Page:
We do not believe, however, that Sailors' metallurgical report can fairly be characterized as B-E's attorney's work product. As the appellate court noted, the report is actually a notebook that contains objective and material information consisting of mathematical computations, formulae, tables, drawings, photographs, industry specification data, and handwritten notes. It does not reflect or disclose the theories, mental impressions or litigation plans of B-E's attorneys. Nor is it the product of the attorneys' mental processes. Sailors never communicated with the legal department prior to preparing this material, nor was he advised by his superior, who had requested Sailors' help, as to what the theories or plans of the attorneys were relative to this litigation. He was simply asked to analyze pieces of the machinery and render an opinion as to what had occurred. When his report was transferred to the legal department some six months to a year after it had been made, it did not, as B-E argues, thereby become part of the attorneys' thought processes. It is therefore not entitled to protection under the work-product doctrine. (See generally Johnston, Discovery in Illinois and Federal Courts>, 2 J. Mar. J. Prac. & Proc. 22, 48-51 (1968) (examining the possibility that an expert's report may constitute work product as defined in Monier).) Nor is it, in our judgment, exempt from discovery under the attorney-client privilege.
The question of who speaks for a corporation on a privileged basis has created considerable confusion and conflict in the Federal system and has frequently been the subject of law review commentaries. (E.g., Burnham, Confidentiality and the Corporate Lawyer: The Attorney-Client Privilege and "Work Product" in Illinois, 56 Ill. B.J. 542 (1968); Weinschel, Corporate Employee Interviews and the Attorney-Client Privilege, 12 B.C. Ind. & Comm. L. Rev. 873 (1970); Note, Attorney-Client Privilege for Corporate Clients: The Control Group Test, 84 Harv. L. Rev. 424 (1970); Note, Upjohn Co. v. United States: Death Knell for the Control Group Test and a Plea for a Policy-Oriented Standard to Corporate Discovery, 31 Syracuse L. Rev. 1043 (1980).) B-E urges that we abandon the "control group" test first adopted in Illinois by the appellate court in Day v. Illinois Power Co. (1964), 50 Ill. App.2d 52, as a means of defining "client" in the corporate context. (See also Johnson v. Frontier Ford, Inc. (1979), 68 Ill. App.3d 315, 319; Shere v. Marshall Field & Co. (1974), 26 Ill. App.3d 728, 731-32; Golminas v. Teitelbaum Construction Co. (1969), 112 Ill. App.2d 445, 449.) This test was recently rejected by the Supreme Court as the governing test in the Federal courts>. Upjohn Co. v. United States (1981), 449 U.S. 383, 66 L.Ed.2d 584, 101 S.Ct. 677.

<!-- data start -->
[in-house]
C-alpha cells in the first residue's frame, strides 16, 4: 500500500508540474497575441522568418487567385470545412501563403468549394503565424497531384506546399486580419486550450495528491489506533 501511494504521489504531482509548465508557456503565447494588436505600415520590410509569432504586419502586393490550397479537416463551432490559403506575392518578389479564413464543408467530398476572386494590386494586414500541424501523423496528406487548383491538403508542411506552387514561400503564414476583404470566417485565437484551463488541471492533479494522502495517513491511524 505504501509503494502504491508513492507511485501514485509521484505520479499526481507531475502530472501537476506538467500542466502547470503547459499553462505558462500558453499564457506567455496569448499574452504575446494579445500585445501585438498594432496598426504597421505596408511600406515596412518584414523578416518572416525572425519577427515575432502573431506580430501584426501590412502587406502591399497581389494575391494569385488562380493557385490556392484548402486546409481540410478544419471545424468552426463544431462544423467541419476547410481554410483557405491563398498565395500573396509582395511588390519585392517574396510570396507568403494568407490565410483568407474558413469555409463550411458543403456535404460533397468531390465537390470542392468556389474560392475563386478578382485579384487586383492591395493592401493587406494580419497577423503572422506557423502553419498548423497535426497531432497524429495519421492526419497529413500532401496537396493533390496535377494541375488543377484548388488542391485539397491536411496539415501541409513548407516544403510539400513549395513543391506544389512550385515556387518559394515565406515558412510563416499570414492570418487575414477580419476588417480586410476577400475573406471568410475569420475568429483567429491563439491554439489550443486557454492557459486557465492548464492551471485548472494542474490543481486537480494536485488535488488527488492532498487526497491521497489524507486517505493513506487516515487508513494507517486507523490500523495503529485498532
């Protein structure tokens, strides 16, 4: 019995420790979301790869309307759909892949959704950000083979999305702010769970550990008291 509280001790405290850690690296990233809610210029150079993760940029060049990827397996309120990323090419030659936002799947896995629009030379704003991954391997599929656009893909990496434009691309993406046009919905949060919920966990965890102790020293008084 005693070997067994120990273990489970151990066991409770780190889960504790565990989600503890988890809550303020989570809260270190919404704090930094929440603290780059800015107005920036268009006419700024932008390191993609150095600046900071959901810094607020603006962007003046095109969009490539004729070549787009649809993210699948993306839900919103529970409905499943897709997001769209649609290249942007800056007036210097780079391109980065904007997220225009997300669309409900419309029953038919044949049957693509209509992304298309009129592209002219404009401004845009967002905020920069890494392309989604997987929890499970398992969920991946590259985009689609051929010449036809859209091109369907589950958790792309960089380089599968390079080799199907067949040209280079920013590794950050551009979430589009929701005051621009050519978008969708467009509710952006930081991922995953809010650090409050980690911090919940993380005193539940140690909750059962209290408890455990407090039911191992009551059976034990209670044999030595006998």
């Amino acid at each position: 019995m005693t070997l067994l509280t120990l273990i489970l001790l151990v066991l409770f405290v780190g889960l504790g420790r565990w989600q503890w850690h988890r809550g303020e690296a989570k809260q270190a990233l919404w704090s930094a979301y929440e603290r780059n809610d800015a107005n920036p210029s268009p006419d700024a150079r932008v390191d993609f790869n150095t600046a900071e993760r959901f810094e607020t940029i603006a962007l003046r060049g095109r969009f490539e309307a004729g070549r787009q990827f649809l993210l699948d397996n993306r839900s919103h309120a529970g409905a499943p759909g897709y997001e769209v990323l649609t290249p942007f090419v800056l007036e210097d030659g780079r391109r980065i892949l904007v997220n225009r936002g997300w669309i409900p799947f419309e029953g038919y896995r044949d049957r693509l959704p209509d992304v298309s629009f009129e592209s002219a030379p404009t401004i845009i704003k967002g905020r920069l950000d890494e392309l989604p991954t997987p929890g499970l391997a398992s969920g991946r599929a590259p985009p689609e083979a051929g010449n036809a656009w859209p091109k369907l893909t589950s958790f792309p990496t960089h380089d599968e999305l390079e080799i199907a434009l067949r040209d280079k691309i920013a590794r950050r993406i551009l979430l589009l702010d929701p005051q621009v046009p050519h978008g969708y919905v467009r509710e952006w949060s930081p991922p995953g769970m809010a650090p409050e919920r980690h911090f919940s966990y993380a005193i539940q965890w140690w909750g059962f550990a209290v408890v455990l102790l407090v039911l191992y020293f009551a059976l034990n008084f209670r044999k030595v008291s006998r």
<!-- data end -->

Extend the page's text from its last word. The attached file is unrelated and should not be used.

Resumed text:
In Cox v. Yellow Cab Co. (1975), 61 Ill.2d 416, this court indicated that there are many factors relevant to a determination whether a statement given by a corporate employee is protected by the attorney-client privilege, including "the purpose for which the statement was required, the understanding by its maker as to that purpose, the extent to which its confidentiality was maintained after it was made and in the course of its transmission to counsel, and others." (61 Ill.2d 416, 420.) While listing some of the requirements essential to assertion of the privilege, the court declined to articulate a particular test and expressed no opinion on the appellate court's application of the control-group test since there were insufficient facts in the record from which the existence of the privilege could be ascertained.